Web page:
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Science and Technology Law

1994

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Articles 1 - 29 of 29

Full-Text Articles in Law

Celebrating Communications Technology For Everyone, Peter David Blanck Dec 1994

Celebrating Communications Technology For Everyone, Peter David Blanck

Federal Communications Law Journal

No abstract provided.


Between Advocacy And Responsibility: The Challenge Of Biotechnology For International Law, James Buchanan Oct 1994

Between Advocacy And Responsibility: The Challenge Of Biotechnology For International Law, James Buchanan

Buffalo Journal of International Law

No abstract provided.


Technology Comes To The Courtroom, And . . ., Fredric I. Lederer Jul 1994

Technology Comes To The Courtroom, And . . ., Fredric I. Lederer

Faculty Publications

No abstract provided.


Daubert V. Merrell Dow Pharmaceuticals: Pushing The Limits Of Scientific Reliability--The Questionable Wisdom Of Abandoning The Peer Review Standard For Admitting Expert Testimony, Alan W. Tamarelli, Jr. May 1994

Daubert V. Merrell Dow Pharmaceuticals: Pushing The Limits Of Scientific Reliability--The Questionable Wisdom Of Abandoning The Peer Review Standard For Admitting Expert Testimony, Alan W. Tamarelli, Jr.

Vanderbilt Law Review

Historically, trial courts have been cautious about allowing juries to hear testimony from scientific experts. When a testifying expert professes to have knowledge in a specialized field, juries often find sorting out issues of credibility and relevance difficult and confusing.' Therefore, federal courts traditionally have attempted to exclude expert testimony if its basis has not yet gained a requisite degree of acceptance within a relevant community of experts. The justification for this limitation is that those people who are in the best position to understand and evaluate this evidence-other experts-should make judgments about the reliability of scientific evidence. This contingent …


The Wright Enabling Disclosure For Biotechnology Patents, Karen S. Canady Apr 1994

The Wright Enabling Disclosure For Biotechnology Patents, Karen S. Canady

Washington Law Review

The disclosure in a patent specification must enable others to make and use the claimed invention. In the competitive biotechnology industry, companies often seek broad claims to protect contemplated embodiments of their inventions that have not yet been reduced to practice. In In re Wright, the Federal Circuit recently challenged this approach when it upheld the rejection, for lack of enablement, of all but the narrowest claims to a vaccine genetically engineered to protect against retroviruses. This decision unreasonably elevates the established standard for enablement by limiting biotechnological patent protection to only those embodiments of a claimed invention whose success …


Is Care Enough? Proceed With Care: Final Report Of The Royal Commission On New Reproductive Technologies, Diana Majury Apr 1994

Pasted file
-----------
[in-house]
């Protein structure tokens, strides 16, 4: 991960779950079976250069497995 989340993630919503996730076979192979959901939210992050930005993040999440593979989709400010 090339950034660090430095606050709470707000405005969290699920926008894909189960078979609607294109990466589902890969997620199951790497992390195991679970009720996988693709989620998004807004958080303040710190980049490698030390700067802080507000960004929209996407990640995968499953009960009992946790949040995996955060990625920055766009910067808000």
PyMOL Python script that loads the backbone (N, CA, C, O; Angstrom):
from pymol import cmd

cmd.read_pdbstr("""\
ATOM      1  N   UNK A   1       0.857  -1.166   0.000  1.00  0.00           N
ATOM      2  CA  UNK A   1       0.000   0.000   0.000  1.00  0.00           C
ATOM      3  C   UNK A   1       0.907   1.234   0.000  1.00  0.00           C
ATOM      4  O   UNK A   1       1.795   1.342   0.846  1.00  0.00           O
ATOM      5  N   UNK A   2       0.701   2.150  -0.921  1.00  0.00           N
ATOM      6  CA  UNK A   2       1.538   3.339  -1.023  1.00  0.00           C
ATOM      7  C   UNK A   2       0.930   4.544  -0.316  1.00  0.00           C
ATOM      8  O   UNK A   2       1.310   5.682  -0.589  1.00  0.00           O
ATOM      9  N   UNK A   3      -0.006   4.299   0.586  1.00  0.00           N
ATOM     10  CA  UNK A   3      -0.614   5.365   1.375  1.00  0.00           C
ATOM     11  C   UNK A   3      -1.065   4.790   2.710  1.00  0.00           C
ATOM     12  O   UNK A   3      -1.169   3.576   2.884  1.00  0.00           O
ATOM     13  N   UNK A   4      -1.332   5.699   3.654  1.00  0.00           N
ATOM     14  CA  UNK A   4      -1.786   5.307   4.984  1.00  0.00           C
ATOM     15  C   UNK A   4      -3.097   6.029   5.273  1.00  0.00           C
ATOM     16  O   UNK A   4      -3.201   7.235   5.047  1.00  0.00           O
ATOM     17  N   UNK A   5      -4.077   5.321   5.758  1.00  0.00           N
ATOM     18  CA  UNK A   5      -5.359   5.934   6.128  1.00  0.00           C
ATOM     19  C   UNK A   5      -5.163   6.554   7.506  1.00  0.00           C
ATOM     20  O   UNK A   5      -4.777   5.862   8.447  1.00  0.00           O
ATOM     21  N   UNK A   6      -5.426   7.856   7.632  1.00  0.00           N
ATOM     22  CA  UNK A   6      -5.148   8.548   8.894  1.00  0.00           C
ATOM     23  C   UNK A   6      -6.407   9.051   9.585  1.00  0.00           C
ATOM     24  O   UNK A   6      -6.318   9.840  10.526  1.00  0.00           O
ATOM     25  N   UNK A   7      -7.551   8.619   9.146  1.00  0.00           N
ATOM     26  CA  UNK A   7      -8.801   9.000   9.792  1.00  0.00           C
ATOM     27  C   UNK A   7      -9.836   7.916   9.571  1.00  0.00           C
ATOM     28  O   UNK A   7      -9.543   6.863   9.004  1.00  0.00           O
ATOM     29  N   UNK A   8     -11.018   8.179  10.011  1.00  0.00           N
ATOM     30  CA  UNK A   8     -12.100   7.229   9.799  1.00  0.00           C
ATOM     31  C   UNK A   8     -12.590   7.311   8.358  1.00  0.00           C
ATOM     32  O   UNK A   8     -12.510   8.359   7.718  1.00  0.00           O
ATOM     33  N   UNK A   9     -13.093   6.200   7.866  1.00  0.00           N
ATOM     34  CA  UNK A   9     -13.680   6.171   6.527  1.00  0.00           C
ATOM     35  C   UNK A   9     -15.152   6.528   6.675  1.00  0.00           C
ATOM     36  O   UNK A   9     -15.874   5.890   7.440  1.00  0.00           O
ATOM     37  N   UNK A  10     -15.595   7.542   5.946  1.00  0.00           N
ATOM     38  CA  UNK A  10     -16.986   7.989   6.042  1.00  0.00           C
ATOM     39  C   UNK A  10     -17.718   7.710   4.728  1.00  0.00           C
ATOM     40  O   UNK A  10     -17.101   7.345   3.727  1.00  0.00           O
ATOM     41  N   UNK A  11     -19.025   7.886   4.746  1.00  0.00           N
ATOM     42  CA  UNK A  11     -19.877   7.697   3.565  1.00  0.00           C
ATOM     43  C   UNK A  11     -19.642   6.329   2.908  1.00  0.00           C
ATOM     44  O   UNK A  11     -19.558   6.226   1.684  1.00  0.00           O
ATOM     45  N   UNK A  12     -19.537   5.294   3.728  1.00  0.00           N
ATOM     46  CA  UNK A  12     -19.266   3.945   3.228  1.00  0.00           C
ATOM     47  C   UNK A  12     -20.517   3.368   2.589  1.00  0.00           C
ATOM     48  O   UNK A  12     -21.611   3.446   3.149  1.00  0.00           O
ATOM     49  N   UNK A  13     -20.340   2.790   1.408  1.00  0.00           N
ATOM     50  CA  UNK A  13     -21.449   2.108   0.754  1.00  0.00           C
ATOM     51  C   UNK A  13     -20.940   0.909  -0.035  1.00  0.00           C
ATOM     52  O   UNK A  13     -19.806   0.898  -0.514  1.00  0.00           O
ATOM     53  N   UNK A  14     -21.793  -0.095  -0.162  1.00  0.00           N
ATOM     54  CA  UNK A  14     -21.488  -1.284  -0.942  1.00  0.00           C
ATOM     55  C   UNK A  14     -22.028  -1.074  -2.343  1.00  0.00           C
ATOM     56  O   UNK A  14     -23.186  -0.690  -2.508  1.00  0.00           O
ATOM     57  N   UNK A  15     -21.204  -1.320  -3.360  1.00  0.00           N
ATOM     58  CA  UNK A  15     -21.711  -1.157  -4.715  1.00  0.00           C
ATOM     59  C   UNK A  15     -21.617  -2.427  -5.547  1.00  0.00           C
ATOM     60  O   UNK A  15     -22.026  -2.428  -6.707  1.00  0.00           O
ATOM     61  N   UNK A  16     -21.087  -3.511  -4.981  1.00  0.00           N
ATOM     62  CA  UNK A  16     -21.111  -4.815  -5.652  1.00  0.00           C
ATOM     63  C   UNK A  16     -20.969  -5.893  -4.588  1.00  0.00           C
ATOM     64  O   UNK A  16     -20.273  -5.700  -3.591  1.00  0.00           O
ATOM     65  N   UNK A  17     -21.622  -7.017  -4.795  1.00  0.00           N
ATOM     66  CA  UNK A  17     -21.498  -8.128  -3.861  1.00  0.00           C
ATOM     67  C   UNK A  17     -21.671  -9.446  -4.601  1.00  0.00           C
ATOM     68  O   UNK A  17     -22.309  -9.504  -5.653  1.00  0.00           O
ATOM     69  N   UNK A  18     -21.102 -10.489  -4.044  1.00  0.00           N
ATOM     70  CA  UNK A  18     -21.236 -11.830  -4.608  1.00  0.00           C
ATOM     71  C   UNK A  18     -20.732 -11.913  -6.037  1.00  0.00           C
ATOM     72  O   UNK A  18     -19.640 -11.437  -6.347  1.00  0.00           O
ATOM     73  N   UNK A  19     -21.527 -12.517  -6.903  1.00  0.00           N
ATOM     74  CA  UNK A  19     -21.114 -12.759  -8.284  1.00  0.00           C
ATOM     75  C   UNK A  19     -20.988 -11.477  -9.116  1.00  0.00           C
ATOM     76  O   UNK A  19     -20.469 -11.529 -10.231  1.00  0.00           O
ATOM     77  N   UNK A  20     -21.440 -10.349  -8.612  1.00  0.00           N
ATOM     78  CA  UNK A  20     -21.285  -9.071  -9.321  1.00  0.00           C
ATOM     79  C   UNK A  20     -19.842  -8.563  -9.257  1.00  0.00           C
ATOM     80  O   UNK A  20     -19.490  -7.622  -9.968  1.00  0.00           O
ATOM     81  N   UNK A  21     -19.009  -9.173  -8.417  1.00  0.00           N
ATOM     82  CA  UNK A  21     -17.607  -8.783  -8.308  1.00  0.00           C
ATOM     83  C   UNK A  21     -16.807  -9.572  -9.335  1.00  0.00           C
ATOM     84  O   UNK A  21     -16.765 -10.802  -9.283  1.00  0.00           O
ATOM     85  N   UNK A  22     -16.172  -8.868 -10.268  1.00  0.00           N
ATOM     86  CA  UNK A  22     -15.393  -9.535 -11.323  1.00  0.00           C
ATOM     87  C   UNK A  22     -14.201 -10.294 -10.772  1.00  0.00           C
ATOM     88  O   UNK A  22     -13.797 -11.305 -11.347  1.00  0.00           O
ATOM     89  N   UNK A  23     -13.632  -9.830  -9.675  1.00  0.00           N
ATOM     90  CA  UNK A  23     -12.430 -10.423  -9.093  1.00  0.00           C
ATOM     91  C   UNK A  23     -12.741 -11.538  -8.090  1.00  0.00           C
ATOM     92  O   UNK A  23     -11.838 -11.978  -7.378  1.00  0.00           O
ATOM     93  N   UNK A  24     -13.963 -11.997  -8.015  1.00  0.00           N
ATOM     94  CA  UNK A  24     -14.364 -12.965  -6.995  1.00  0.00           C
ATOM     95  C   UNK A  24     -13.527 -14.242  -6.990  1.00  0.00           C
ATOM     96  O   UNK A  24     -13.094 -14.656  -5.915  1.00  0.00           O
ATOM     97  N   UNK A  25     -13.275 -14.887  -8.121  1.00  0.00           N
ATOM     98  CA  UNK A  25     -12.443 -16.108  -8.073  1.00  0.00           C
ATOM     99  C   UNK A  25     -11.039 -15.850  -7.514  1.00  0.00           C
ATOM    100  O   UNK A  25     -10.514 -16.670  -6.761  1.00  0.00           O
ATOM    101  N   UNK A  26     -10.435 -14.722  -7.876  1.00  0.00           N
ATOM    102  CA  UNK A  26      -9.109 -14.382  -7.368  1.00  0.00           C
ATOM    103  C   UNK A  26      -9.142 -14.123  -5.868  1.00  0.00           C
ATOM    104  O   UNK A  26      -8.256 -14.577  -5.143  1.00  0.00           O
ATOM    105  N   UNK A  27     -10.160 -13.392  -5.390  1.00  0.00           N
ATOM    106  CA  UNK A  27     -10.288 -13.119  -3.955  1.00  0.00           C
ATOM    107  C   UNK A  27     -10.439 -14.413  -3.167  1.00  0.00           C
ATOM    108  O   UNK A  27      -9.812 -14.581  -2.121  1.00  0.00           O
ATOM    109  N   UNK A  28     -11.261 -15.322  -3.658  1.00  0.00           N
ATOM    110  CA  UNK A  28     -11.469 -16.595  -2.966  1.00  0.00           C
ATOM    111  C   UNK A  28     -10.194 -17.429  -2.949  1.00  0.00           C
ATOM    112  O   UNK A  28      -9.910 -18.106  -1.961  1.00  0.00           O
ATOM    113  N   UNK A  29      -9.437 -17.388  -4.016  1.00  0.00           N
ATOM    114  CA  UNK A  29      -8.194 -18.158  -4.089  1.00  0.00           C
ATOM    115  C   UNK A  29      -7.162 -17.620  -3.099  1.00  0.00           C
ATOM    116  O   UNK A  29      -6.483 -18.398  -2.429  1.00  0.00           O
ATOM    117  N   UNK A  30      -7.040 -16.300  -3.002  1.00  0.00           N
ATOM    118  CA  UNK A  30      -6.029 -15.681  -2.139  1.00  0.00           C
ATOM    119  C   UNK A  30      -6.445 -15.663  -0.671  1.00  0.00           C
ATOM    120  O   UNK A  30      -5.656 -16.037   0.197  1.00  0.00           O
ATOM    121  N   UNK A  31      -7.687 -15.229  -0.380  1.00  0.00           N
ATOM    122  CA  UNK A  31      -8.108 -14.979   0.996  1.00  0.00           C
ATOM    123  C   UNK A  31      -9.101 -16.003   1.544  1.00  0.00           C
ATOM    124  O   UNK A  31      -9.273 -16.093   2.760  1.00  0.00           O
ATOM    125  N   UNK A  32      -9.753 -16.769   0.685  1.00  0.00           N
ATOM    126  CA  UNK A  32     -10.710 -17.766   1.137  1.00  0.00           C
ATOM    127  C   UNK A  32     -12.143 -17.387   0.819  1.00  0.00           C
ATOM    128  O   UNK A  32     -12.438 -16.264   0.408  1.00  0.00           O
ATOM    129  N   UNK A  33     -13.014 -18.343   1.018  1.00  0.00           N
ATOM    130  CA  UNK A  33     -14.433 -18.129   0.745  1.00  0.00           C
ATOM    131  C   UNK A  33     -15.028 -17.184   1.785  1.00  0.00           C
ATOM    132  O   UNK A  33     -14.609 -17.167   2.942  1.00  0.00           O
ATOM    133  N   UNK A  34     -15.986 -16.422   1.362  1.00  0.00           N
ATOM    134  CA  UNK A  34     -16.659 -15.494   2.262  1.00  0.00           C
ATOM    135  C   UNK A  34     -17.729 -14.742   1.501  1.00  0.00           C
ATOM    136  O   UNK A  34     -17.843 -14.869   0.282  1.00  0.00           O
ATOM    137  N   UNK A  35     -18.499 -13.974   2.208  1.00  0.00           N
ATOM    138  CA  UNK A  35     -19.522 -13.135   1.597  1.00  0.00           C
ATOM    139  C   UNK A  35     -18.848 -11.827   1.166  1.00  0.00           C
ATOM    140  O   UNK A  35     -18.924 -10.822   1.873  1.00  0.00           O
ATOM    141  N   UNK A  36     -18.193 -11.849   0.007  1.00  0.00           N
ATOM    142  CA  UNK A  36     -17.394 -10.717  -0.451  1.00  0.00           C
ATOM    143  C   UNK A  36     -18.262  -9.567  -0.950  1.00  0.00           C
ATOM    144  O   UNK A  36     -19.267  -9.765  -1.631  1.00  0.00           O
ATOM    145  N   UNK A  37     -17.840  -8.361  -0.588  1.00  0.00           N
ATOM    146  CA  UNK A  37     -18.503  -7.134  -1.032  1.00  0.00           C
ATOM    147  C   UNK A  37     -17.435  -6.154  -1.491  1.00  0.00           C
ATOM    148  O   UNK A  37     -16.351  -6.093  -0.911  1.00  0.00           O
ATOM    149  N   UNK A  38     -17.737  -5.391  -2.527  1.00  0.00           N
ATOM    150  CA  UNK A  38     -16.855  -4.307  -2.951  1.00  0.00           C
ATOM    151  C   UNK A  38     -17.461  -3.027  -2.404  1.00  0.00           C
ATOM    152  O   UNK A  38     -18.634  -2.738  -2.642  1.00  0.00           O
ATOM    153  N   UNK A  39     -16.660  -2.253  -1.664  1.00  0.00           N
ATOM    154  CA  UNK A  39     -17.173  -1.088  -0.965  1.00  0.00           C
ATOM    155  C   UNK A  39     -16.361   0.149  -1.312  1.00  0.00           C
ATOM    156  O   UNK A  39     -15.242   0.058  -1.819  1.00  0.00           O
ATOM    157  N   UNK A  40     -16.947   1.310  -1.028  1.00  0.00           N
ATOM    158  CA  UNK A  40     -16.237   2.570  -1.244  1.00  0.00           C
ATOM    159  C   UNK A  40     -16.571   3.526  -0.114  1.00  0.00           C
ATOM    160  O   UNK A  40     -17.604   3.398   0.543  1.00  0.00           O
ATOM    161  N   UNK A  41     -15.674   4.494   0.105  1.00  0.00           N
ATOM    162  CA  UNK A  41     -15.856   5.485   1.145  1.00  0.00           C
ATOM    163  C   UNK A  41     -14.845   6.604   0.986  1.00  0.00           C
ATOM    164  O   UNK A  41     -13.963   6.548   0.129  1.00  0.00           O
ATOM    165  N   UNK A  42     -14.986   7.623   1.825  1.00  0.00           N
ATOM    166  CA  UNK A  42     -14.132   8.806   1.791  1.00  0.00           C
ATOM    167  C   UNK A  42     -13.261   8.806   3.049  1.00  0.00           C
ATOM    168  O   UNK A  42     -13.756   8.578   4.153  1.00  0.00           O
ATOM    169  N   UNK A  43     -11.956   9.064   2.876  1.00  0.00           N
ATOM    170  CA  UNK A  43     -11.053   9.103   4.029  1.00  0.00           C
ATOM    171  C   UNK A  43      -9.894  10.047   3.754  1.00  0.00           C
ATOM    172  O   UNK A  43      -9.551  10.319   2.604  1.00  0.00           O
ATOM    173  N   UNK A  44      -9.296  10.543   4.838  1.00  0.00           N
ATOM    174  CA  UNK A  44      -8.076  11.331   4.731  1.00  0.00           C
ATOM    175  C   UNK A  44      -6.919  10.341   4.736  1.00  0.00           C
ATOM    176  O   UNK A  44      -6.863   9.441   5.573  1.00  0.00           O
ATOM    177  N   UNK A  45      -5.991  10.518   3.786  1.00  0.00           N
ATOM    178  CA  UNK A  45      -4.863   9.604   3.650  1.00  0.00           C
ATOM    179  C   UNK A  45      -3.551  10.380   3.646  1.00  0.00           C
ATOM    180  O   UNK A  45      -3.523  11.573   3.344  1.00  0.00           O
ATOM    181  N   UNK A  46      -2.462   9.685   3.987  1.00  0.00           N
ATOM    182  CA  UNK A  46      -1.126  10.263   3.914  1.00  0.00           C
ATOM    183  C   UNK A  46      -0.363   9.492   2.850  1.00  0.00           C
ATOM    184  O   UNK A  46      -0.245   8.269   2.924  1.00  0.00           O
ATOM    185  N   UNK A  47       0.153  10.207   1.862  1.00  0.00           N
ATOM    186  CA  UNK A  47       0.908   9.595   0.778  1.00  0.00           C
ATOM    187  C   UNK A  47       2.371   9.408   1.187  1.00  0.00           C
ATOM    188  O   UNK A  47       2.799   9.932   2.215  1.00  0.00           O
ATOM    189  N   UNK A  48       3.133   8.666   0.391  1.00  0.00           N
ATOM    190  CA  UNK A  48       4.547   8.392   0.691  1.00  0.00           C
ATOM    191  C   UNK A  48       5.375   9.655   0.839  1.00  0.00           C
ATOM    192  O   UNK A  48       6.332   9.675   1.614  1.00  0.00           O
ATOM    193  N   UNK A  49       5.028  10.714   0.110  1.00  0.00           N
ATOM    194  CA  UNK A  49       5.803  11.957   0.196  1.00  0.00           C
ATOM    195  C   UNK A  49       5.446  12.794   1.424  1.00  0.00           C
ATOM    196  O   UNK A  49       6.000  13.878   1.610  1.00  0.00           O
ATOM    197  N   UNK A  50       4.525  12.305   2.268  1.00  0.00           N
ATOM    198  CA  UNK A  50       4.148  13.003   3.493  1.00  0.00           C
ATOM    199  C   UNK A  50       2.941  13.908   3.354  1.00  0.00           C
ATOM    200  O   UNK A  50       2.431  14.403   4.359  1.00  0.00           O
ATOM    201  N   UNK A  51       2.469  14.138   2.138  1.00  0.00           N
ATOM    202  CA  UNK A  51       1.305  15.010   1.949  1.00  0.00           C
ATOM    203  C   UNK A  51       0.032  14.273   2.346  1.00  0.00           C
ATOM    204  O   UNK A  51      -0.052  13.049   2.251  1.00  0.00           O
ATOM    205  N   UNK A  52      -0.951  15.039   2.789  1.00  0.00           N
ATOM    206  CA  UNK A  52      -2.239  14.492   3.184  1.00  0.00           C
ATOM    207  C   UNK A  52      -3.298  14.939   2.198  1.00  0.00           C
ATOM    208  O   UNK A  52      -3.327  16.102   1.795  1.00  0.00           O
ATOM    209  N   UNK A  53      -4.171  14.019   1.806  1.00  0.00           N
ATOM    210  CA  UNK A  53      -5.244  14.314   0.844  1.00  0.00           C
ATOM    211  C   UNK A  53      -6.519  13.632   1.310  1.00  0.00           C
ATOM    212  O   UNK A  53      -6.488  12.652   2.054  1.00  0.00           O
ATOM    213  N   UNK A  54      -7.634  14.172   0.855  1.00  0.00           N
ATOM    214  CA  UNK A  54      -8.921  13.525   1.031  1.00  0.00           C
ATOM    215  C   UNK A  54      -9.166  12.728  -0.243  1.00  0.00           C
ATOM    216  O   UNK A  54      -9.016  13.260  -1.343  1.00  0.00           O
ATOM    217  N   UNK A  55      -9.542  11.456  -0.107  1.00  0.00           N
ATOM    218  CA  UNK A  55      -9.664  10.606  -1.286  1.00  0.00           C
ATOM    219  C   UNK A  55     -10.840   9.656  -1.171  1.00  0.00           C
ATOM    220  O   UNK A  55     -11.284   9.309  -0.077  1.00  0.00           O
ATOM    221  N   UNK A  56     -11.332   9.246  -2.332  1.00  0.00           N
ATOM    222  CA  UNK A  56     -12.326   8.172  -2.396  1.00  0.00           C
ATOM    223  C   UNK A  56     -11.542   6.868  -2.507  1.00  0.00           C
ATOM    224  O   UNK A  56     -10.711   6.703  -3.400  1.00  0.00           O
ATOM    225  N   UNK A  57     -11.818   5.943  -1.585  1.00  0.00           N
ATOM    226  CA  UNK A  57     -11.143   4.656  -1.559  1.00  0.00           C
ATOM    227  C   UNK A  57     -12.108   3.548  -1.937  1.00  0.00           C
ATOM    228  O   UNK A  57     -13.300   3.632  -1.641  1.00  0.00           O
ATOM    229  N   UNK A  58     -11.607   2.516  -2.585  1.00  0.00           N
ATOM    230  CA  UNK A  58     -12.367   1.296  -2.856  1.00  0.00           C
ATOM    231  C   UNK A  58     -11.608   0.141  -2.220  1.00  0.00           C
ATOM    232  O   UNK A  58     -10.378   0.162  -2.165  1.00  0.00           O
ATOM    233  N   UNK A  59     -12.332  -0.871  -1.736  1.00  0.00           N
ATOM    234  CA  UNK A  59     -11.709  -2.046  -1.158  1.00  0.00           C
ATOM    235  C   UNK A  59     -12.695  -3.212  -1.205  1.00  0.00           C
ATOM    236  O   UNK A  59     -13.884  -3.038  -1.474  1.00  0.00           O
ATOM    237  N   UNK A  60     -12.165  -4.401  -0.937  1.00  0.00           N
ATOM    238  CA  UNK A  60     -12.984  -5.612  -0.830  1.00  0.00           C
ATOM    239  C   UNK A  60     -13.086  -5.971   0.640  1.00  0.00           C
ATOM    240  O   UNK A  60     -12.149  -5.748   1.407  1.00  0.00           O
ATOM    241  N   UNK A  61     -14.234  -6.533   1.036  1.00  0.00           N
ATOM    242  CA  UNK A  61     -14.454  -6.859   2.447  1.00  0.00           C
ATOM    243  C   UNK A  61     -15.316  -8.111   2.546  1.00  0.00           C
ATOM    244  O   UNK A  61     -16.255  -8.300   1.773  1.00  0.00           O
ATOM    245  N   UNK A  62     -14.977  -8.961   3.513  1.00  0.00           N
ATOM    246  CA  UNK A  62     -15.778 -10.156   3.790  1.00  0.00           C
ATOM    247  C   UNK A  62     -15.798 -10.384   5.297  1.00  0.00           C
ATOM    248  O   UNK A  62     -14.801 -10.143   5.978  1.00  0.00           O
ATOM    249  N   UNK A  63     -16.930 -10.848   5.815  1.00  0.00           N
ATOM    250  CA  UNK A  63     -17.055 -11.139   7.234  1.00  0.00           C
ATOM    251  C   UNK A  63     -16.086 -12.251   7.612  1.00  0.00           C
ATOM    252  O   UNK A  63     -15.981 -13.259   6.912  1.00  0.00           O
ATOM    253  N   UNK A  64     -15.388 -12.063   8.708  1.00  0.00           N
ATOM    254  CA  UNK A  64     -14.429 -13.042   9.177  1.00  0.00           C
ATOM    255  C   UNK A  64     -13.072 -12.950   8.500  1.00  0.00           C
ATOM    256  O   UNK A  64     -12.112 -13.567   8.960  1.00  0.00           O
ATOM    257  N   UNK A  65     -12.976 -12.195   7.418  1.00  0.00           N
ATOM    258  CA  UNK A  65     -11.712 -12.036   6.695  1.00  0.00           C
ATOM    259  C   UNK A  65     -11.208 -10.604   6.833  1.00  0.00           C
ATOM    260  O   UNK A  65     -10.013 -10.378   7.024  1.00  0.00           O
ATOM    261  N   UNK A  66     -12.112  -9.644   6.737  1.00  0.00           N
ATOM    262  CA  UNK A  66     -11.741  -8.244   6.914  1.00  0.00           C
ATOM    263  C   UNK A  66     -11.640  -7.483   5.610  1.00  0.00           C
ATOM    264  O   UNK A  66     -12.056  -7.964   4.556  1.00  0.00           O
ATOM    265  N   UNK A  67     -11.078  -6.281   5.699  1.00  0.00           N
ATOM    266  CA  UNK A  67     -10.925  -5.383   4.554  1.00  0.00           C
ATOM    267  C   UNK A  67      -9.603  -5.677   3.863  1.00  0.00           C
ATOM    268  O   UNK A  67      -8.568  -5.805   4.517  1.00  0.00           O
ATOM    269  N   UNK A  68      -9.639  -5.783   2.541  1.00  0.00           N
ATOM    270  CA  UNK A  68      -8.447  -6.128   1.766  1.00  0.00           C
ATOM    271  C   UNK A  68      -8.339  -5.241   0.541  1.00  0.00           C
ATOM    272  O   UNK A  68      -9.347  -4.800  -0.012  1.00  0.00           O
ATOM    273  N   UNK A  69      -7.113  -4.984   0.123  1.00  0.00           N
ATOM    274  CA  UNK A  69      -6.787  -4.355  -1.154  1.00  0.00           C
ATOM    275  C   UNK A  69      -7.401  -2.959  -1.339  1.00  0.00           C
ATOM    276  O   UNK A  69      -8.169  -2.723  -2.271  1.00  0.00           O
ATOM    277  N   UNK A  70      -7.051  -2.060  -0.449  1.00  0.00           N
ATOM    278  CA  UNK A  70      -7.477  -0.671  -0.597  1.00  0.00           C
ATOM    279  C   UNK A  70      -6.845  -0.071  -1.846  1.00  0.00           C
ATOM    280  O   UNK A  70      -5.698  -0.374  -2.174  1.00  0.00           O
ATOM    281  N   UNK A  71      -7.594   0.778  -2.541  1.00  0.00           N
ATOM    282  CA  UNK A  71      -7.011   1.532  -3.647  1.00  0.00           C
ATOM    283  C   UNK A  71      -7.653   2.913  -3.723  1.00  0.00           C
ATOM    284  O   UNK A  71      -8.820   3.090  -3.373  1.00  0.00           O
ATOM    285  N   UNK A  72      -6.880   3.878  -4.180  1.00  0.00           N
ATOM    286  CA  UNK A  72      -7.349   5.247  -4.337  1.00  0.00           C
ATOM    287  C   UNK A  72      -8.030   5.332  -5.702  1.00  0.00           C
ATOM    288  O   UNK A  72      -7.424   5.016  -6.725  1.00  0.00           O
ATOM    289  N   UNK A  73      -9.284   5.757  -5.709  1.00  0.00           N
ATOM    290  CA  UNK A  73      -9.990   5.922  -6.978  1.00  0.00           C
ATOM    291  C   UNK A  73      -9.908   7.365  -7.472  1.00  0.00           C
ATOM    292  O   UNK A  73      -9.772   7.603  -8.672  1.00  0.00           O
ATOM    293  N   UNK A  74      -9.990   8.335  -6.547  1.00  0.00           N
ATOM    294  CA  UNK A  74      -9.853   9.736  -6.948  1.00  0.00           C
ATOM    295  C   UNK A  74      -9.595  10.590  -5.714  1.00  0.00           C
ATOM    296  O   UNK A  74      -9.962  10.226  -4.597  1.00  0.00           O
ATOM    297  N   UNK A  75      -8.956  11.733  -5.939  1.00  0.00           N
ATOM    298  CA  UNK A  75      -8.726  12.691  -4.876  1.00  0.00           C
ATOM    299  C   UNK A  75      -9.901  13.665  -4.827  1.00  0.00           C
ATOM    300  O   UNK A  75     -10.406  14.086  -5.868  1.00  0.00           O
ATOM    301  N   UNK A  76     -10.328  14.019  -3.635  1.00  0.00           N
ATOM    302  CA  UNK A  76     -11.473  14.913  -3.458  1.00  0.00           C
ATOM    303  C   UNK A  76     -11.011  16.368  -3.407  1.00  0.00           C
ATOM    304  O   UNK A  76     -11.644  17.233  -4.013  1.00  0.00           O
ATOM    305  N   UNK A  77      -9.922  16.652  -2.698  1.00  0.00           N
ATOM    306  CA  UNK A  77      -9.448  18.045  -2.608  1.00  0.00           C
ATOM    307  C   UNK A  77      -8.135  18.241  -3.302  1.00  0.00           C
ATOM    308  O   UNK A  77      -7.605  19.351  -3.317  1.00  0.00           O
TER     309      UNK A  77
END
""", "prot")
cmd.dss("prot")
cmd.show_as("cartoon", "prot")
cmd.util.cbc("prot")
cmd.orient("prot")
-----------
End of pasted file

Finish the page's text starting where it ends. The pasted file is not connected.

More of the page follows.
Is Care Enough? Proceed With Care: Final Report Of The Royal Commission On New Reproductive Technologies, Diana Majury

Dalhousie Law Journal

Having just finished reading Proceed with Care: Final Report of the Royal Commission on New Reproductive Technologies, I find that the questions I am left with pertain less to the technologies themselves, although I certainly do have those, and more to the role and effectiveness of royal commissions generally, and this Royal Commission specifically. I am left wondering, Was it worth it? What really was the point of it all? How could we expect any group of seven-or was it nine? well, ultimately five people-to respond with depth and substance to a mandate that required them to "inquire into and …


Video Depositions, Transcripts And Trials, Henry H. Perritt Jr. Mar 1994

Video Depositions, Transcripts And Trials, Henry H. Perritt Jr.

All Faculty Scholarship

No abstract provided.


The Copyright And Trade Secret Protection Of Communication Software: Placing A Lock On Interoperability, 13 J. Marshall J. Computer & Info. L. 17 (1994), Steven N. Dupont Jan 1994

The Copyright And Trade Secret Protection Of Communication Software: Placing A Lock On Interoperability, 13 J. Marshall J. Computer & Info. L. 17 (1994), Steven N. Dupont

UIC John Marshall Journal of Information Technology & Privacy Law

The author argues that courts must take into account industry demands for interoperable computer products in determining the proper scope of protection enjoyed by computer software. Part II of the article discusses the technical aspects of a communications software system in the context of a hypothetical software developer. Part III of the article analyzes how compatibility concerns affect the determination of the proper scope of copyright and trade secret protection. Part IV of the article gives an overview of the anti-trust concerns in light of the current debate surrounding interoperability. The article concludes that economically adequate legal protection for communications …


The Encrypted Self: Fleshing Out The Rights Of Electronic Personalities, 13 J. Marshall J. Computer & Info. L. 1 (1994), Curtis E. A. Karnow Jan 1994

The Encrypted Self: Fleshing Out The Rights Of Electronic Personalities, 13 J. Marshall J. Computer & Info. L. 1 (1994), Curtis E. A. Karnow